A La Carte (8/30)
The Bible in 2 Weeks - Dane Ortlund: “If a freshman in college or stay-at-home mom or aspiring deacon or friend from work or anyone else asked me how they might get a rough grasp of the macro-storyline of the Bible in a few weeks, I’d send them not to any secondary resource but to the Bible itself for a reading plan that might look something like this.”
Keep Reforming - John MacArthur shares the final part of his series to the Young, Restless, Reformed crowd. “The great leaders you admire from past generations--the architects of the Reformation theology you say you love--do not occupy that heroic stance in our thinking because of their wardrobe, cultural savvy, musical style, or ability to identify with the behavior and tastes of the unconverted.”
Hurricane Irene - The Big Picture has a photo gallery of the aftermath of Hurricane Irene. Wasn’t it interesting to note how disappointed the media seemed that the destruction was relatively minor?
Accountability on the Student Side - “Here's a distressing trend for college teachers to face. According to The American Freshman Survey, the percentage of high-school seniors who study six or more hours per week has dropped significantly in the last 20 years. In the late-80s, the rate stood in the upper 40-percent range. By late-00s, we had fallen to the low 30-percent range.”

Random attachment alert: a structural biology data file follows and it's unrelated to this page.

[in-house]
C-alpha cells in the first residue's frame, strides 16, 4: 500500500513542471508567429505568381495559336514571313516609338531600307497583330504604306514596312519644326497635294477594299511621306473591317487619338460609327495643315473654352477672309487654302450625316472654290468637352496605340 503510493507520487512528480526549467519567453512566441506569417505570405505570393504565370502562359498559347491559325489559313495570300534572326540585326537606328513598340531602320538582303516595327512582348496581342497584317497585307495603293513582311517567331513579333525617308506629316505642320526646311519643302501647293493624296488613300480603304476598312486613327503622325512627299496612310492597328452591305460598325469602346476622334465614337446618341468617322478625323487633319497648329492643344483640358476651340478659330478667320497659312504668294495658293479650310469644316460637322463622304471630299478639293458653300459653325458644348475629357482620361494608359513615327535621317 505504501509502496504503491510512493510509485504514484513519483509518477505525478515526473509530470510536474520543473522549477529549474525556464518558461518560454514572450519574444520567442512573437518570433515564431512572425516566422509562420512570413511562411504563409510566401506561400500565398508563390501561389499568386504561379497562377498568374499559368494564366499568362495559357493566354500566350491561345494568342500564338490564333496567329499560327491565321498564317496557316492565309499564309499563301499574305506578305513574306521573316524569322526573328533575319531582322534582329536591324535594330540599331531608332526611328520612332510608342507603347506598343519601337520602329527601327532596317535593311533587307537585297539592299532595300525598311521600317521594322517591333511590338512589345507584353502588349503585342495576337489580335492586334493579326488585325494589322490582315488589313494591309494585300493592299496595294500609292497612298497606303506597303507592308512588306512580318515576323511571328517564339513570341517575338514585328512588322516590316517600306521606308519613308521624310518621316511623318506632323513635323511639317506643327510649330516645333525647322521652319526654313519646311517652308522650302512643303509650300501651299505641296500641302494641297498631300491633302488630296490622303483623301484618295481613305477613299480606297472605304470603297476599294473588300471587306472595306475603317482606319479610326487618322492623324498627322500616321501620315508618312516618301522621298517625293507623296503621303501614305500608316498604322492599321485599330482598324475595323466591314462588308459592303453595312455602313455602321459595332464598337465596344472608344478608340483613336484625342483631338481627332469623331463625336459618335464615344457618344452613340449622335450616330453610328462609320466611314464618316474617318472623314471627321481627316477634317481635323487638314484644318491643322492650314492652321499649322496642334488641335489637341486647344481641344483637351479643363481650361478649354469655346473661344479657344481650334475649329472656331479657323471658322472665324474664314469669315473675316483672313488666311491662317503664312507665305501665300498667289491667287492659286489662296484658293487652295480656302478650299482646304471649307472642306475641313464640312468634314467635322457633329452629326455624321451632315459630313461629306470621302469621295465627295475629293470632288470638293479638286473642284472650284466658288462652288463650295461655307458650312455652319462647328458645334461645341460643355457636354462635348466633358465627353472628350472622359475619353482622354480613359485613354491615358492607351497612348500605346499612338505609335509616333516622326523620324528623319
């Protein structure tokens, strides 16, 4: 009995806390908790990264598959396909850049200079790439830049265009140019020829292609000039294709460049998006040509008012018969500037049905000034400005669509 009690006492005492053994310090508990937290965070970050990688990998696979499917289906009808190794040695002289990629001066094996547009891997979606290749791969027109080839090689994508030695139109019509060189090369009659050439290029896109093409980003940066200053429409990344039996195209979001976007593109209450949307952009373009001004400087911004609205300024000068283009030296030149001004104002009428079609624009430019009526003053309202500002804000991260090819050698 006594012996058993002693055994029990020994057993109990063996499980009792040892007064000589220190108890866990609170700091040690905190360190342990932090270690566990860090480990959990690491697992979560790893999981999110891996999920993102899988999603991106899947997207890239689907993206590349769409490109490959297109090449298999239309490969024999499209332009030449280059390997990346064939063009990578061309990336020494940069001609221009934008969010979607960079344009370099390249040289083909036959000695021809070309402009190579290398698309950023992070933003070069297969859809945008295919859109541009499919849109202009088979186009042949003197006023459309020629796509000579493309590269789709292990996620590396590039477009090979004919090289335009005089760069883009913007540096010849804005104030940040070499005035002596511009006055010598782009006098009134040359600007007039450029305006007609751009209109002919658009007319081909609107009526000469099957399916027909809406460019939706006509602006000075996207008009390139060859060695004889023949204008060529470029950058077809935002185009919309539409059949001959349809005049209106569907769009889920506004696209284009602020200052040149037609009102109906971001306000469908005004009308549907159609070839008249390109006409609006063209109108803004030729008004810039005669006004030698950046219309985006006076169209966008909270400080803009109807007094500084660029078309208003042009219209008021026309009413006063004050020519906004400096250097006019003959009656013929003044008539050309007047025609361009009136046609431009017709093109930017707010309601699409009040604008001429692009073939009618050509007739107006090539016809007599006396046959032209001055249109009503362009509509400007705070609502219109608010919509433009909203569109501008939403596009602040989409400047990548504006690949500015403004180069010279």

The Most Feared Blessing - “I think we can agree on this one: Personal suffering is the thing we fear the most. Think about it for a minute. There are certain things that come to mind that cause or tempt you to fear. Maybe you don't spend a lot of time thinking about those things and that is probably a good thing.”
Dutch Women - Maclean’s magazine has an interesting article about how Dutch women got to be the happiest in the world. “Few Dutch women work full-time--does this mean they're powerless, or simply smarter than the rest of us?”
Inflation as a Solution - This is an interesting proposal. It doesn’t seem fair, of course, but someone is going to have to bear the brunt if this debt problem is ever to be resolved.
Jesus's teaching consistently attracted the irreligious while offending the Bible-believing, religious people of his day. However, in the main, our churches today do not have this effect. —Tim Keller